• 7. Color of cranium yellowish-brown, surface with numerous small pits. Each side with 1 prominent, exterior frontal seta. Ocelli vague.……………….………… Oxygrylius

  • 7′. Color of cranium reddish-brown, surface deeply and sparsely punctate. Each side without exterior frontal setae. Ocelli well defined.……………... Coscinocephalus

  • 8. Last antennomere with 1 dorsal sensory spot. Maxillary stridulatory teeth with anteriorly projecting points.………………………………………….…………………….. 10

  • 8′. Last antennomere with 4-8 dorsal sensory spots. Maxillary stridulatory teeth truncate, without anteriorly projecting points.……...…………………………………….. 9

  • 9. Respiratory plates of abdominal segments I–VIII nearly similar in size. Last antennomere with 4–5 dorsal sensory spots. Frons with many secondary short setae. ………………………………………………………………………. Philoscaptus

  • 9′. Respiratory plates of abdominal segments I–IV similar in size, those of abdominal segments V–VIII progressively smaller posteriorly. Last antennomere with 6–8 dorsal sensory spots. Frons with scarce secondary minute setae.... Saccharoscaptus

  • 10. Respiratory plate with 13-25 oval micro-holes across any diameter. Maximum width of head capsule 6.0–6.5mm.………………………………………………. Orizabus

  • 10′. Respiratory plate with 12–20 elongate, irregularly shaped micro-holes across any diameter. Maximum width of head capsule 3.8–5.2mm.………………. Aphonus

Saccharoscaptus laminifer (Dechambre, 1979). Third-instar larva

(Figs. 1–14)

Head (Fig. 1): Width of head capsule 7.0–7.3mm. Surface reddish brown, moderately rugo-punctate. Frontal suture and clypeofrontal suture distinct. Frons (Fig. 1): with 2 exterior frontal seta and 1 posterior frontal seta on each side; each anterior angle of frons with 1 seta, and anterior frontal setae absent; remaining cranial surface with 3–5 dorso-epicranial setae, 4–6 epicranial setae, 4–6 para-ocellar setae on each side. Ocelli absent. Clypeus: Form trapezoidal, with 2 lateral setae at each side, without central setae. Surface of postclypeus reddish-brown, well sclerotized and rugo-punctuate; surface of preclypeus light brown. Labrum rugo-punctate, slightly asymmetrical, 2 posterior setae, 3–4 lateral setae on each side and 2 central setae. Epipharynx (Fig. 2): form suboval, wider than long, asymmetrical, both lateral edges rounded. Haptomeral process of epipharynx prominent and entire; right chaetoparia with 45–50 stout setae; left chaetoparia with 30–35 stout setae, without sensillae; gymnoparia wide, with some scattered slender, small setae; acroparia with 8–10 straight, long, thick setae; rigth acanthoparia with 12–14 short, curved, spine-like setae; left acanthoparia with 10–11 short, curved, spine-like setae; pedium wide, elongate. Dexiotorma narrow and sinuose; laeotorma narrow, straight, shorter than dexiotorma; epitorma curvate toward center of pedium; pternotorma rounded. Dexiophoba absent; laephoba clearly developed between haptolechus and inner side of laeotorma, formed by 12–16 long slender fimbriae. Sclerotized plate of right nesium, nearly fused with dexiotorma, triangular, with acute apex; sense cone on left nesium represented by longitudinal, slightly curved, well-sclerotized plate, apex with 3–4 sensilla scarcely defined. Crepis well-marked. Right mandible (Fig. 3): scissorial area with, rounded apical tooth (S1+S2) and 1 rounded tooth (S3) after scissorial notch weakly defined; scrobe with 3–4 stout setae. Dorsal surface with row of 7–8 slender, long setae. Ventral surface with elongate-oval stridulatory area formed by 14–16 narrowly separated ridges; ventral process well-developed, curved, rounded. Brustia with 2–3 stout, long setae. Calx large, 2 basolateral setae. Molar area with 3 wide, convex, ridged lobes (M1-3) without setae. Left mandible (Fig. 4) Scissorial region with 3 teeth; teeth 1 and 2 vaguely separated from tooth 3 by scissorial notch. Scrobe with 5–6 slender, long setae. Dorsal surface with row of 7–9 slender, long setae; acia well-developed, triangular, and apical setae absent, 11–12 basolateral setae. Ventral surface with elongate-oval stridulatory area formed by 15–17 narrowly separated ridges; ventral process well-developed, rounded; dorsomolar area with row of 6 slender, moderately long setae; brustia with 4–5 stout, short setae. Molar area with 2 lobes, first molar lobe (M1) large, obliquely truncate. Maxilla (Fig. 8). Cardo subrectangular. Stipes larger than wide. Galea with many stout setae and 1 well-developed uncus at apex. Lacinia with many stout setae and apical transverse row of 3 unci (middle uncus shorter than others), basally fused (Fig. 8a). Maxillary palpus 4-segmented, segment 4 as long as segment 2. Stridulatory area with 7 blunt, truncate rigdes and anterior truncate process (Figs. 7–8). Hypopharynx (Fig. 8). Glosa with 20–55 slender, long setae and 14–18 short setae. Hypopharyngeal sclerome asymmetrical, concave medially, dentiform process produced dorsally with rounded apex; left lateral lobe without setae; right lateral lobe with 4 slender, moderaterly long setae. Left margin with row of 10–12 moderately long fimbriae directed toward center of sclerome and row of 5–6 fimbria on right margin. Antenna: with 4 antennomeres, 1 to 3 nearly with same length each to other; apical antennomere twice long than antennomere 1. Apical antennomere nearly oval in dorsal or ventral view; dorsal surface with 6–8 sensory spots (Fig. 5); ventral surface with 4–5 sensory spots (Fig. 6).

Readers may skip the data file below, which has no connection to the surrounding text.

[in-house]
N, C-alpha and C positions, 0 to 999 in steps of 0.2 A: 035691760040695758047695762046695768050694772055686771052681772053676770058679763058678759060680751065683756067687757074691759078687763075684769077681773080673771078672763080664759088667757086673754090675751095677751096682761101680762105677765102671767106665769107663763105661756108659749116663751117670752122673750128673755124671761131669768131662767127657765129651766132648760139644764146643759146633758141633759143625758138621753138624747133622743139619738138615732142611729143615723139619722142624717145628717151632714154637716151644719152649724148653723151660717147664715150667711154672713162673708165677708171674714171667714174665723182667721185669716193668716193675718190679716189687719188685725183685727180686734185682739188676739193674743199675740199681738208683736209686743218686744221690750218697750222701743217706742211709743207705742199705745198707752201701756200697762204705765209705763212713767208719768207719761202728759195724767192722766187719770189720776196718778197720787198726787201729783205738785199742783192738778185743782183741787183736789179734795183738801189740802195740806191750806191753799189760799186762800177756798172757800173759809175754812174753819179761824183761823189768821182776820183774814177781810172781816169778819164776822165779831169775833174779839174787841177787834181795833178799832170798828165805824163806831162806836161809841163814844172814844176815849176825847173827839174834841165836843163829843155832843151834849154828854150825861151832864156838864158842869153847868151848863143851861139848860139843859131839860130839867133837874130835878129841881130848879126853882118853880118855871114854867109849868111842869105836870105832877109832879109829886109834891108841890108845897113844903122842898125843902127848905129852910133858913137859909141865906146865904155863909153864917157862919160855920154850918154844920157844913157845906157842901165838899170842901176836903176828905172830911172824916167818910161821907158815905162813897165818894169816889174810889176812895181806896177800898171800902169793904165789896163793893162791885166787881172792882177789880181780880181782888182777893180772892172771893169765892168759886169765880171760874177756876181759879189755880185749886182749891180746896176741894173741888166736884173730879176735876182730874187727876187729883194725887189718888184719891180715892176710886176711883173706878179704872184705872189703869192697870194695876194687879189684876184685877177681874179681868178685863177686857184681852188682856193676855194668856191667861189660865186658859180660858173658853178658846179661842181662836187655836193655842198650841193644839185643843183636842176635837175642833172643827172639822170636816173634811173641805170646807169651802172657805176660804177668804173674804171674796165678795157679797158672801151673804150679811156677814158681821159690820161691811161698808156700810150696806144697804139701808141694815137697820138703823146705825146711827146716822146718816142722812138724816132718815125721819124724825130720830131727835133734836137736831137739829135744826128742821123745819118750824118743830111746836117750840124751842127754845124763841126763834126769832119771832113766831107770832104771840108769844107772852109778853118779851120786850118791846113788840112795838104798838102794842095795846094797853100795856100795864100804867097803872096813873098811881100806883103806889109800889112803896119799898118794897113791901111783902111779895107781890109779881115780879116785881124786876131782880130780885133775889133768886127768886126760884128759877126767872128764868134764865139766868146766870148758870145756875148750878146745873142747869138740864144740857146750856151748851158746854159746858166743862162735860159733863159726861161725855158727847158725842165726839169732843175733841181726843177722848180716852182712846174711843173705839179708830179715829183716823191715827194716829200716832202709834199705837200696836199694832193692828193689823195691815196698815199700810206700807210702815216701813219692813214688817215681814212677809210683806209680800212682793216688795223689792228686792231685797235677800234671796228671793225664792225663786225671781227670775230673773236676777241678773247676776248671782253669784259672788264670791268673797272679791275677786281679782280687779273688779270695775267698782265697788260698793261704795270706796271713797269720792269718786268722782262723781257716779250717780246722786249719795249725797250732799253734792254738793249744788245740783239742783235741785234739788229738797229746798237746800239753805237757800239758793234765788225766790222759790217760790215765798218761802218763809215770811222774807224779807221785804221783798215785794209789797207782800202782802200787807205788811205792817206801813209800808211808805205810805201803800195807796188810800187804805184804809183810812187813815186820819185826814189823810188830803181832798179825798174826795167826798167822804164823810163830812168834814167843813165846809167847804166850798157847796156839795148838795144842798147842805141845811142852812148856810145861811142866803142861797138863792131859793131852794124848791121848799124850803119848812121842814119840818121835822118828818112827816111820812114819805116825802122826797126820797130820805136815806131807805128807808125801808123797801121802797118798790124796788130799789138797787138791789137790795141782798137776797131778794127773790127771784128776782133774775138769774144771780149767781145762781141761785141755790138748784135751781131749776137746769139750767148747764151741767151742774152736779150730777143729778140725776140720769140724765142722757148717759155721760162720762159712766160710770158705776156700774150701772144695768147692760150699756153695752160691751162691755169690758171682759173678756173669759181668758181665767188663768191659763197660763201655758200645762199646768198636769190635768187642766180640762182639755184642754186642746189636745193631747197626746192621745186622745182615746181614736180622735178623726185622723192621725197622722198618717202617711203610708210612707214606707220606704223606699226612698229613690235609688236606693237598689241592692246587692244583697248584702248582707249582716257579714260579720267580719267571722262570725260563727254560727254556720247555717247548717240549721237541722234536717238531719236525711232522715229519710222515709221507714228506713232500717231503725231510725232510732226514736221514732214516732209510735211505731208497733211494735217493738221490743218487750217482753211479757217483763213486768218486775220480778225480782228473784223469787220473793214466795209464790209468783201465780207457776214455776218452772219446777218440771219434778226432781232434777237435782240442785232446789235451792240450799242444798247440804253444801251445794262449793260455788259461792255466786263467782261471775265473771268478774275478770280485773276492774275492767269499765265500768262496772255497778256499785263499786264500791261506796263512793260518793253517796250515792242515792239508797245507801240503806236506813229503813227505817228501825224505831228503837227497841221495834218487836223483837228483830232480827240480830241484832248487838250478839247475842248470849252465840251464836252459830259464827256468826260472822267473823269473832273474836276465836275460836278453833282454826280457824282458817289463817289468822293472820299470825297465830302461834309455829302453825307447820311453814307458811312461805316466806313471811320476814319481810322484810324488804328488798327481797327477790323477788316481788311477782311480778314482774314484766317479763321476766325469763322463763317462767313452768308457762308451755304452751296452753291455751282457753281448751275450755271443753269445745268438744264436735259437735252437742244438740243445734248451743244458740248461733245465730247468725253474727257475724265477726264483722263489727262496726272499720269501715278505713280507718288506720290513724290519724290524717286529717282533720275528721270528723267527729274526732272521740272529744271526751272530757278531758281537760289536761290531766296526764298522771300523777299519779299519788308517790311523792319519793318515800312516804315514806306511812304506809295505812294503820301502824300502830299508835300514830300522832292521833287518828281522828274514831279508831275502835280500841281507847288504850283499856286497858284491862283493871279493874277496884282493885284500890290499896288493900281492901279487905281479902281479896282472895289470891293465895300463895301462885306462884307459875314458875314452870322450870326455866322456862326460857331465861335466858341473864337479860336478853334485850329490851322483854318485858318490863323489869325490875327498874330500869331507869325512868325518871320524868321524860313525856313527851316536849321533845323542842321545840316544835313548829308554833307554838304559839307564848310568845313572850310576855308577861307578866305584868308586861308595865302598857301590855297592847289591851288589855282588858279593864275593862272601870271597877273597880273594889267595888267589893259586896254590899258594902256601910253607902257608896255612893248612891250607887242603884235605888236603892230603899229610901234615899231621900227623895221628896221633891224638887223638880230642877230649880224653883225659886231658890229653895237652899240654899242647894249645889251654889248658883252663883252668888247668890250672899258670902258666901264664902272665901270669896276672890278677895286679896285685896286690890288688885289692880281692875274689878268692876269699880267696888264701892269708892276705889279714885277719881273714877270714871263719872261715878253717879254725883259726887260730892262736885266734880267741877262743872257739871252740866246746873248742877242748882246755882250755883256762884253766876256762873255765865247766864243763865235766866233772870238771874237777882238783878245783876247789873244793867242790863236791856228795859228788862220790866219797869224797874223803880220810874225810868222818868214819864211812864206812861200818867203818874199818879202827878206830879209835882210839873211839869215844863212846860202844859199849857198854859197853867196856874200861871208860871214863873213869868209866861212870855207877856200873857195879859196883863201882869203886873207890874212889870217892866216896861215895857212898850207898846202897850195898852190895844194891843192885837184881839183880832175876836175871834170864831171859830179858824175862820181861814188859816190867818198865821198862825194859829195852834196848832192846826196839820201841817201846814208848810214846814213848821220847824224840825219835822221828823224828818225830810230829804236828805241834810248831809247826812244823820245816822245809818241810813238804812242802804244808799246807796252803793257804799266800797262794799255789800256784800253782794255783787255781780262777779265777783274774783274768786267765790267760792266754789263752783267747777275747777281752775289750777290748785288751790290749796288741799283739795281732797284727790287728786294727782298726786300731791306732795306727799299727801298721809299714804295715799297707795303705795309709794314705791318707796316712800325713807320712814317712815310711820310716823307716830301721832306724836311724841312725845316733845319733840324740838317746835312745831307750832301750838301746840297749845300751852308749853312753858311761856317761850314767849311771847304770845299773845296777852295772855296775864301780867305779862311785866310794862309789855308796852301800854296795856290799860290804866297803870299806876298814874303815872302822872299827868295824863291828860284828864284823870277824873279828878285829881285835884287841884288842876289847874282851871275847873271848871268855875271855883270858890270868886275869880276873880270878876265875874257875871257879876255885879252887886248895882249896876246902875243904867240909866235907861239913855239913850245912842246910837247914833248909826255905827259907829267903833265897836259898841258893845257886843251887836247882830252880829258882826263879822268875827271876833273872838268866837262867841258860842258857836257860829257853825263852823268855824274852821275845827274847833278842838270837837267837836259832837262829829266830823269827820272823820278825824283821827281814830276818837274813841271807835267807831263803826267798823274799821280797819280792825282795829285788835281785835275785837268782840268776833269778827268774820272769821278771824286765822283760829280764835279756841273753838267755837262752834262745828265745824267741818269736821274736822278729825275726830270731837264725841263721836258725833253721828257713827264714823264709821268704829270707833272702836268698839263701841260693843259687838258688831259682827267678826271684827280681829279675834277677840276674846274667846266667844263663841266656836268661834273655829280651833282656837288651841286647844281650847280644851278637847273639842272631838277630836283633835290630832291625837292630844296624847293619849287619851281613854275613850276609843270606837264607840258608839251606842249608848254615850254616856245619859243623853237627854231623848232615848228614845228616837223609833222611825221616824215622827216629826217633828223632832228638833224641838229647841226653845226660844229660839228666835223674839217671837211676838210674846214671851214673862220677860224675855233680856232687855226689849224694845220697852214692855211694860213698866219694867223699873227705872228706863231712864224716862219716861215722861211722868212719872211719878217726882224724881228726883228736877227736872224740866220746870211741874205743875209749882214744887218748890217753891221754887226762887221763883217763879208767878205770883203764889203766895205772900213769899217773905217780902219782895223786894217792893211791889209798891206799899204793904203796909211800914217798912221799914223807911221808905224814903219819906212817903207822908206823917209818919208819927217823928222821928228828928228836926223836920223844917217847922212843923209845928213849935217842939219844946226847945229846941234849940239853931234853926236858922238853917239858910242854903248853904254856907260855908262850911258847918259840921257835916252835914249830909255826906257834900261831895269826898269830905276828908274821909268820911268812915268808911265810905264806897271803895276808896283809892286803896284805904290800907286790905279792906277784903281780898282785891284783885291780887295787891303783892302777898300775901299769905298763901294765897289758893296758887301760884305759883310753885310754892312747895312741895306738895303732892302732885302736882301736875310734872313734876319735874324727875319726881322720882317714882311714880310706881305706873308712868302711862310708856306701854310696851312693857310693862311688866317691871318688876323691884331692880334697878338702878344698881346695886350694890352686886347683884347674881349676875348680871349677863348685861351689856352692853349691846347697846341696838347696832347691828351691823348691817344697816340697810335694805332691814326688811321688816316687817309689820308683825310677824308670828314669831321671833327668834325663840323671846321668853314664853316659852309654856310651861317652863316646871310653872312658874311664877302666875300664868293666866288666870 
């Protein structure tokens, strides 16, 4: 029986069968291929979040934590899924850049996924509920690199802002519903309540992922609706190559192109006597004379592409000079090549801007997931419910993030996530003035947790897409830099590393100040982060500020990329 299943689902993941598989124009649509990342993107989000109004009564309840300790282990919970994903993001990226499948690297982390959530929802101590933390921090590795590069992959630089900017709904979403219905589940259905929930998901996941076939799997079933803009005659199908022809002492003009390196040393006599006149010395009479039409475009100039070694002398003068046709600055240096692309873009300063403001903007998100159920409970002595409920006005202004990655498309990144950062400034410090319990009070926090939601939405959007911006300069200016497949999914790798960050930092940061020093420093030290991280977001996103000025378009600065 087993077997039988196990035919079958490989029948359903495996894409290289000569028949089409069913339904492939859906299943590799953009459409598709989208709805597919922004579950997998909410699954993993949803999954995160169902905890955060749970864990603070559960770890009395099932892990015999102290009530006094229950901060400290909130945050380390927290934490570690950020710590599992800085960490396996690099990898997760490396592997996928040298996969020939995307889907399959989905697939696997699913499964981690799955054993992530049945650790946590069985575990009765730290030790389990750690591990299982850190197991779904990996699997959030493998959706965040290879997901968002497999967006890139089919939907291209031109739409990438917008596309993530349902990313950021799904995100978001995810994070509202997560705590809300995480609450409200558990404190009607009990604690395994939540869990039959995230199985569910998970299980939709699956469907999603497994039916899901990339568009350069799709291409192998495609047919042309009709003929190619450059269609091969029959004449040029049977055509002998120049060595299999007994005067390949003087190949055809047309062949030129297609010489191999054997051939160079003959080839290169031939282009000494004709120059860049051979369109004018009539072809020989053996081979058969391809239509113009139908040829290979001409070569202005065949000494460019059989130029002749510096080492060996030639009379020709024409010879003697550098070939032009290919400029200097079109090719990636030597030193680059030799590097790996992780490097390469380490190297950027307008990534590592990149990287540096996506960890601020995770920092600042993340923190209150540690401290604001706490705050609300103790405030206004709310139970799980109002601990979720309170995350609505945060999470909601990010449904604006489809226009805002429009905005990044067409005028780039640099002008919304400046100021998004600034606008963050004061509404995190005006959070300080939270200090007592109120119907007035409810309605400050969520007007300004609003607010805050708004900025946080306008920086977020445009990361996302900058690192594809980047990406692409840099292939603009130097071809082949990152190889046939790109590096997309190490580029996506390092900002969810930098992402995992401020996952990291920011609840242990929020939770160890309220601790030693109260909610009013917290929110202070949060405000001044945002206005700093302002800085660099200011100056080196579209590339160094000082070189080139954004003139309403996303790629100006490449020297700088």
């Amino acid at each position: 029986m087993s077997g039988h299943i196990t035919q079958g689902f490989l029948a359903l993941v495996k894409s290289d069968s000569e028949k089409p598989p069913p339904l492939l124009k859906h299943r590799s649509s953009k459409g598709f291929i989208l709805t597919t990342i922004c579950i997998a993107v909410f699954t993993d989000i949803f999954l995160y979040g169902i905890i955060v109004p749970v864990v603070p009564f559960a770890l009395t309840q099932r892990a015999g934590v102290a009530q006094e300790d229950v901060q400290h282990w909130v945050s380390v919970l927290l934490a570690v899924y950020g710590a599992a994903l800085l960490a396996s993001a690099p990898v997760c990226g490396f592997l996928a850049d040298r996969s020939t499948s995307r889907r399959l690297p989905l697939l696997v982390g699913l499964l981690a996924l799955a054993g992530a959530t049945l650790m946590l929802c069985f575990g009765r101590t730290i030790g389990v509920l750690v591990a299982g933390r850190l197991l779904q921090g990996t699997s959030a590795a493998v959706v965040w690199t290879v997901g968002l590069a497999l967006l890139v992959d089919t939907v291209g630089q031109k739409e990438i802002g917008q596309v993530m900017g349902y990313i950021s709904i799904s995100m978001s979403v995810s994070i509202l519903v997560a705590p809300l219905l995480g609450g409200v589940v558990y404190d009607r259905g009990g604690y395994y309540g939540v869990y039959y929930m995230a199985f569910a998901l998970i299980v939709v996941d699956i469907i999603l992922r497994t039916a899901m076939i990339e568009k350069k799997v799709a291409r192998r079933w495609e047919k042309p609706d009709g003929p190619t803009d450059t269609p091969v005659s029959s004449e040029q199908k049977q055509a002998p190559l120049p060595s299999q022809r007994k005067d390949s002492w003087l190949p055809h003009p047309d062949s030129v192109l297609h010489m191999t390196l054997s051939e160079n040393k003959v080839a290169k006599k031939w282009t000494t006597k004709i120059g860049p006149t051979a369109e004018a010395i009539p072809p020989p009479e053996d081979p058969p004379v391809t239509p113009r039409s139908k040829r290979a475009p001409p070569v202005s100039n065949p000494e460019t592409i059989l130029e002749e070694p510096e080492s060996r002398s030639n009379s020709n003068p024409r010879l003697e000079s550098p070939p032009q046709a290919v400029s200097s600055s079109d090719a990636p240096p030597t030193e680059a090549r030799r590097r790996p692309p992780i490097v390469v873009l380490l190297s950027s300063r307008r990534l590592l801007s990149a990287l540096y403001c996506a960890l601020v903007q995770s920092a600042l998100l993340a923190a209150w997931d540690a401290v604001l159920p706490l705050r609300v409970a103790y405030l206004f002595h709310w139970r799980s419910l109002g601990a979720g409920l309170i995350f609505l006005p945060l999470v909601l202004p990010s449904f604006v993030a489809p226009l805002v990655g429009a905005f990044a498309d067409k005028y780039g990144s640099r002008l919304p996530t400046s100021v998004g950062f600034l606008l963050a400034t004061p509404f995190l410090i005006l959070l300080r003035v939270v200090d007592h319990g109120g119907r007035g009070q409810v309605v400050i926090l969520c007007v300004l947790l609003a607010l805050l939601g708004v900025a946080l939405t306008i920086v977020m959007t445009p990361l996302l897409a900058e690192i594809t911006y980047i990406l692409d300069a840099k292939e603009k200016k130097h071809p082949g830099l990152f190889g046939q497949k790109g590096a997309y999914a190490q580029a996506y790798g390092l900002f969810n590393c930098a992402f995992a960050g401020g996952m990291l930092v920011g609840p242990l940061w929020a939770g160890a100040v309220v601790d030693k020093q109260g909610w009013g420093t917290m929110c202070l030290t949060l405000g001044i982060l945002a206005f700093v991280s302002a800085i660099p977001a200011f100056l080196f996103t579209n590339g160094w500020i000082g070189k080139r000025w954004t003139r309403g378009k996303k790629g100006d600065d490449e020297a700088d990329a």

Figs. 1–12.

Third instar of Saccharoscaptus laminifer. 1, head, frontal view. 2, epipharynx. Mandibles, ventral view: 3, right. 4, left. Last antennomere: 5, dorsal. 6, ventral. 7, detail, maxillary stridulatory teeth, lateral view. 8, labium, hypopharynx and right maxilla, dorsal view. 8a, detail, unci at apex of lacinia, mesial view. 9, prothoracic respiratory plate. 10, protarsal claw. 11, mesotarsal claw. 12, metatarsal claw.